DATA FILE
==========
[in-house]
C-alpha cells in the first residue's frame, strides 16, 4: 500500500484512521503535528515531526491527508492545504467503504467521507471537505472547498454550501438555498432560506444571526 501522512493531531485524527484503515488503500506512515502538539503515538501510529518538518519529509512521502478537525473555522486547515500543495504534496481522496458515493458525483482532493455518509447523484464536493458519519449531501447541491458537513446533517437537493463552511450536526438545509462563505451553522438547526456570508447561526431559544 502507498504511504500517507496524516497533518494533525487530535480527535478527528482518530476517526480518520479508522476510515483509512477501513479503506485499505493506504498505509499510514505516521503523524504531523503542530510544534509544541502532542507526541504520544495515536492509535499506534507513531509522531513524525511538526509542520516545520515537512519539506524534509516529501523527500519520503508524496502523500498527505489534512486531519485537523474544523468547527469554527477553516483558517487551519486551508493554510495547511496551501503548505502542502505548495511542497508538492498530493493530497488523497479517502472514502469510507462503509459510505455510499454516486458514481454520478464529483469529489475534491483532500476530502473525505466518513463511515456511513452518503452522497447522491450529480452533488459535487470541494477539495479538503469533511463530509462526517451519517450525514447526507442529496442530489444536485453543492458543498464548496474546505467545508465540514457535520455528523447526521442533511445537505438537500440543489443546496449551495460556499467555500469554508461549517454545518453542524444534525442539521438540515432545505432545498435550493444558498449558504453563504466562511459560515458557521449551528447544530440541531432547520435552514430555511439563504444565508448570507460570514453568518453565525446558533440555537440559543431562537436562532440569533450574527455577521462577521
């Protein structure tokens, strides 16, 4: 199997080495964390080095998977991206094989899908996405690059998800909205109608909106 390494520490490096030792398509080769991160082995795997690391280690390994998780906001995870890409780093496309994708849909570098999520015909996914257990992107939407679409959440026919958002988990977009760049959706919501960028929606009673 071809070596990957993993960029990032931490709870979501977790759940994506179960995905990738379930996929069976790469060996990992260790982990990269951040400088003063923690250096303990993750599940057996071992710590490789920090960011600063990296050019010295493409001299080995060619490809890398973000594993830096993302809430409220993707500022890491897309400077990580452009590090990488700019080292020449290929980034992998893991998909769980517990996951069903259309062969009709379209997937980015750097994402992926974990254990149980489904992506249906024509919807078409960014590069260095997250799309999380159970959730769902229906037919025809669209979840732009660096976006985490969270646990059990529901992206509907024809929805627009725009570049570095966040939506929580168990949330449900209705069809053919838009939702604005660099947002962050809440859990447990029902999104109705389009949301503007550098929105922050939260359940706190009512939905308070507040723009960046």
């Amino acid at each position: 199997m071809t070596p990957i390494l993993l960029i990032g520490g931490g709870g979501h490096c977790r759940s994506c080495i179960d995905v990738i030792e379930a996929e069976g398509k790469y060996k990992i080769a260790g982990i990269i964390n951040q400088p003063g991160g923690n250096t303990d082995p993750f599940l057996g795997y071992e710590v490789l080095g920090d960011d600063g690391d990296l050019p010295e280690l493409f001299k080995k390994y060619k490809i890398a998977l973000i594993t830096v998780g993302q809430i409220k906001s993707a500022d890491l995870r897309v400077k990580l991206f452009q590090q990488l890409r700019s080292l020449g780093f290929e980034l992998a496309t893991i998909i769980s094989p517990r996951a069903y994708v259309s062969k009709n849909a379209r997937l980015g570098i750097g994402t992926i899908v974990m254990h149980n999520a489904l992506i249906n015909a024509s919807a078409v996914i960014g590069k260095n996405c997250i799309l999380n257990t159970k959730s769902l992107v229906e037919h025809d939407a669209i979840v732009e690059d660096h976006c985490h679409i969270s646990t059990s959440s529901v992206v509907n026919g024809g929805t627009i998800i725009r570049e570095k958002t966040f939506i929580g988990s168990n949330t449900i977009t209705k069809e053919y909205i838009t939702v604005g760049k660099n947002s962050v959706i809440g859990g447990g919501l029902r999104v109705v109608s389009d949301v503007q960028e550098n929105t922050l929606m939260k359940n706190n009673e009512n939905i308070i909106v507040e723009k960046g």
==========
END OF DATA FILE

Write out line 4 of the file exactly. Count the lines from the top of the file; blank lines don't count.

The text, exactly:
């Amino acid at each position: 199997m071809t070596p990957i390494l993993l960029i990032g520490g931490g709870g979501h490096c977790r759940s994506c080495i179960d995905v990738i030792e379930a996929e069976g398509k790469y060996k990992i080769a260790g982990i990269i964390n951040q400088p003063g991160g923690n250096t303990d082995p993750f599940l057996g795997y071992e710590v490789l080095g920090d960011d600063g690391d990296l050019p010295e280690l493409f001299k080995k390994y060619k490809i890398a998977l973000i594993t830096v998780g993302q809430i409220k906001s993707a500022d890491l995870r897309v400077k990580l991206f452009q590090q990488l890409r700019s080292l020449g780093f290929e980034l992998a496309t893991i998909i769980s094989p517990r996951a069903y994708v259309s062969k009709n849909a379209r997937l980015g570098i750097g994402t992926i899908v974990m254990h149980n999520a489904l992506i249906n015909a024509s919807a078409v996914i960014g590069k260095n996405c997250i799309l999380n257990t159970k959730s769902l992107v229906e037919h025809d939407a669209i979840v732009e690059d660096h976006c985490h679409i969270s646990t059990s959440s529901v992206v509907n026919g024809g929805t627009i998800i725009r570049e570095k958002t966040f939506i929580g988990s168990n949330t449900i977009t209705k069809e053919y909205i838009t939702v604005g760049k660099n947002s962050v959706i809440g859990g447990g919501l029902r999104v109705v109608s389009d949301v503007q960028e550098n929105t922050l929606m939260k359940n706190n009673e009512n939905i308070i909106v507040e723009k960046g």